Tokorozawa, Saitama

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Special city
Central Tokorozawa from Hachikokuyama
Central Tokorozawa from Hachikokuyama
Flag of Tokorozawa
Location of Tokorozawa in Saitama Prefecture
Location of Tokorozawa in Saitama Prefecture
Tokorozawa is located in Japan
Location in Japan
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Country Japan
Region Kantō
Prefecture Saitama Prefecture
 • Mayor Masato Fujimoto (since October 2011)
 • Total 71.99 km2 (27.80 sq mi)
Population (March 1, 2012)
 • Total 342,939
 • Density 4,763.70/km2 (12,337.9/sq mi)
 • Tree ginkgo
 • Flower tea flower
 • Bird skylark
Time zone Japan Standard Time (UTC+9)
City Hall Address 1-1-1 Namiki, Tokorozawa-shi, Saitama

Tokorozawa (所沢市 Tokorozawa-shi?) is a city in Saitama Prefecture, Japan. It is located in the central part of the Musashino plain, about 30 km west of central Tokyo. Tokorozawa can be considered part of the greater Tokyo area; its proximity to the latter and lower housing costs make it a popular bedroom community.


Tokorozawa City Office

Tokorozawa borders the Tokyo communities of Kiyose, Higashimurayama, Higashiyamato, Musashimurayama, and Mizuho; and the Saitama communities of Iruma, Sayama, Kawagoe, Miyoshimachi, and Niiza.

Most of Lake Sayama falls within city boundaries; Lake Tama also touches the south-western part of the city. Today the city is an agricultural market for locally grown Sayama green tea. Other agricultural products include spinach, carrots, sweet potatoes, burdock, pears and grapes.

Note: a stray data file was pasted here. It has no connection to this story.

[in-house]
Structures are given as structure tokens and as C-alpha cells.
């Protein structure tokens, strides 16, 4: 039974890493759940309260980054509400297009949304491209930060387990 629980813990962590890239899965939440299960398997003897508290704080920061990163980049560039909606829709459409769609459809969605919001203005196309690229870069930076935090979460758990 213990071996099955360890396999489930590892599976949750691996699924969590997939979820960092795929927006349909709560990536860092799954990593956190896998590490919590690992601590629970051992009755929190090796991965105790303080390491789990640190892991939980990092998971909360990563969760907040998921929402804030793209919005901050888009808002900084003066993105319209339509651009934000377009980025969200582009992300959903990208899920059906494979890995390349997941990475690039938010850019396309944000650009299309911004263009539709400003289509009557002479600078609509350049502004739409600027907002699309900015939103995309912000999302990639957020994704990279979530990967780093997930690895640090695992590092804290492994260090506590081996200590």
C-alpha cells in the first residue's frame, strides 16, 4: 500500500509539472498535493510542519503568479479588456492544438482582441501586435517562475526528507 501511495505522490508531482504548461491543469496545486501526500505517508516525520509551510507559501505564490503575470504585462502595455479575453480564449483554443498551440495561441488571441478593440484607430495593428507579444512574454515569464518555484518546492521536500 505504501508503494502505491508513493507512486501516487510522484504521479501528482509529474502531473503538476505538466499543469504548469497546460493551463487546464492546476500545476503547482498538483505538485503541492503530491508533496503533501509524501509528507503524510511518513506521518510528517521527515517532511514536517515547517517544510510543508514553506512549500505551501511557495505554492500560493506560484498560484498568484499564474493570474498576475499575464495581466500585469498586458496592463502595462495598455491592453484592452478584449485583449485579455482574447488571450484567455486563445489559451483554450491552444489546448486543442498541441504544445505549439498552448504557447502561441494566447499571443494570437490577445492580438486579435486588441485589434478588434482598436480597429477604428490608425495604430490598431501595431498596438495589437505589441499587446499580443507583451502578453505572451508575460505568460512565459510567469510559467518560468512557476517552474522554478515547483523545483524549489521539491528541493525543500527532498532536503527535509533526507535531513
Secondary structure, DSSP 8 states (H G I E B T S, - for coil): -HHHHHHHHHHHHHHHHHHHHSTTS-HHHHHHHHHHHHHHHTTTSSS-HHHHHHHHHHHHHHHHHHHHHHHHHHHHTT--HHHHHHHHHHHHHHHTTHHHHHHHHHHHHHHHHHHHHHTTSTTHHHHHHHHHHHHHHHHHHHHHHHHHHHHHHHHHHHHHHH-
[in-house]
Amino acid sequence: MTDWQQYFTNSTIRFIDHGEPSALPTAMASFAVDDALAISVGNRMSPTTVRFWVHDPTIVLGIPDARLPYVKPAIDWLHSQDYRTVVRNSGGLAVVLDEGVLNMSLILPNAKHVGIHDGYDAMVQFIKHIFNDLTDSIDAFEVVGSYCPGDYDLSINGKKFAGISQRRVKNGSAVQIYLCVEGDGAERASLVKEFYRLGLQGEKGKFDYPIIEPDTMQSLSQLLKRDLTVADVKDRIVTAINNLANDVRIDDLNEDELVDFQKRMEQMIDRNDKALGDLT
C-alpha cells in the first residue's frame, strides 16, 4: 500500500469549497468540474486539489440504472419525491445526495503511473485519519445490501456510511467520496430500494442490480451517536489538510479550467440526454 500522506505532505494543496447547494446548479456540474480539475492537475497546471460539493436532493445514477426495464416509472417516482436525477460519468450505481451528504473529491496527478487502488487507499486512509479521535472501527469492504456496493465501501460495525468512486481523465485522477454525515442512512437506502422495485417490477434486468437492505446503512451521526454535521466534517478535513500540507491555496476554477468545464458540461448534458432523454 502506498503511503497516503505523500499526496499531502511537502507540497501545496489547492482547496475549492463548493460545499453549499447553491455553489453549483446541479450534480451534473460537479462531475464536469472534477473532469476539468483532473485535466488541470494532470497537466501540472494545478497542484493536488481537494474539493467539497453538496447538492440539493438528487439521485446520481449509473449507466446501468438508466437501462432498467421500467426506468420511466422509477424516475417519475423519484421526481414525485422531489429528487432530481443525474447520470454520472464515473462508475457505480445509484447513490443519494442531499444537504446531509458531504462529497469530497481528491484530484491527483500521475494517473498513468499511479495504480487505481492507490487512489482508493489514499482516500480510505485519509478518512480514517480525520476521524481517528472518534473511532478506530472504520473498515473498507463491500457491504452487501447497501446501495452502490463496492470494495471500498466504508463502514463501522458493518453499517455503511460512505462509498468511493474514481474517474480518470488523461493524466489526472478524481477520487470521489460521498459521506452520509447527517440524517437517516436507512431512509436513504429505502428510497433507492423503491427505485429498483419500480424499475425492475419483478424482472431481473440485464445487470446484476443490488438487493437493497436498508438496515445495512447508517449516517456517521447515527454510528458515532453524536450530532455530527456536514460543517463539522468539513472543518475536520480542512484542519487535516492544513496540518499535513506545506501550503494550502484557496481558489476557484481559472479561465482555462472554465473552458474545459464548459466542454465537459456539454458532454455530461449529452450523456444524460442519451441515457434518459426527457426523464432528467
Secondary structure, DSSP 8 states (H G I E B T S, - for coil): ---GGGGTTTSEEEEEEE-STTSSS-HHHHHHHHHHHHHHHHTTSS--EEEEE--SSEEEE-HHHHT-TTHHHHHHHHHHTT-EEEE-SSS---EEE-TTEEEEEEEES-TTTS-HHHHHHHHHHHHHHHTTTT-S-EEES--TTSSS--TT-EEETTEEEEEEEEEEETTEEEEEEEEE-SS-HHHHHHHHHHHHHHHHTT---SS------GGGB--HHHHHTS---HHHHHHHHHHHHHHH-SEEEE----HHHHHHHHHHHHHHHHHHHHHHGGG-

The area around Tokorozawa Station's west exit is built up as a shopping district with several department stores. Prope Street is a popular shopping arcade.


Archaeological research has shown that the vicinity of Tokorozawa was settled from about 20,000 years ago.[1] Tokorozawa Shinmei Shrine has a traditional establishment of A.D. 110. Hatogamine Hachiman Shrine is believed to date from A.D. 921.

During the Kamakura period, the Kamakura Kaido ran through the area and the area was host to a series of battles fought in May 1333 that were part of the Genko War that ultimately ended the Kamakura Shogunate. These include the 1333 Battle of Kotesashi and the Battle of Kumegawa. Kotesashi was again the site of another battle nineteen years later.

During the Edo period (1603–1867) the area's major industry was silk textile production. It was also an important trading center, being located at the intersection of roads connecting Edo with the towns of Hachioji, Chichibu, Kawagoe and Fuchu.

Tokorozawa became the site of Japan's first air base and air service academy in 1911. The base was used through the end of World War II and fell under the control of the United States Armed Forces after the war. The US returned most of its property in Tokorozawa to Japan in 1971, but retains a communications facility in the city which is operated by the 374th Airlift Wing of the Fifth Air Force, based at Yokota Air Base to the southwest. The facility houses antennas for communications with USAF aircraft in the region. Much of the land returned to Japan has been converted into a public Tokorozawa Aviation Memorial Park.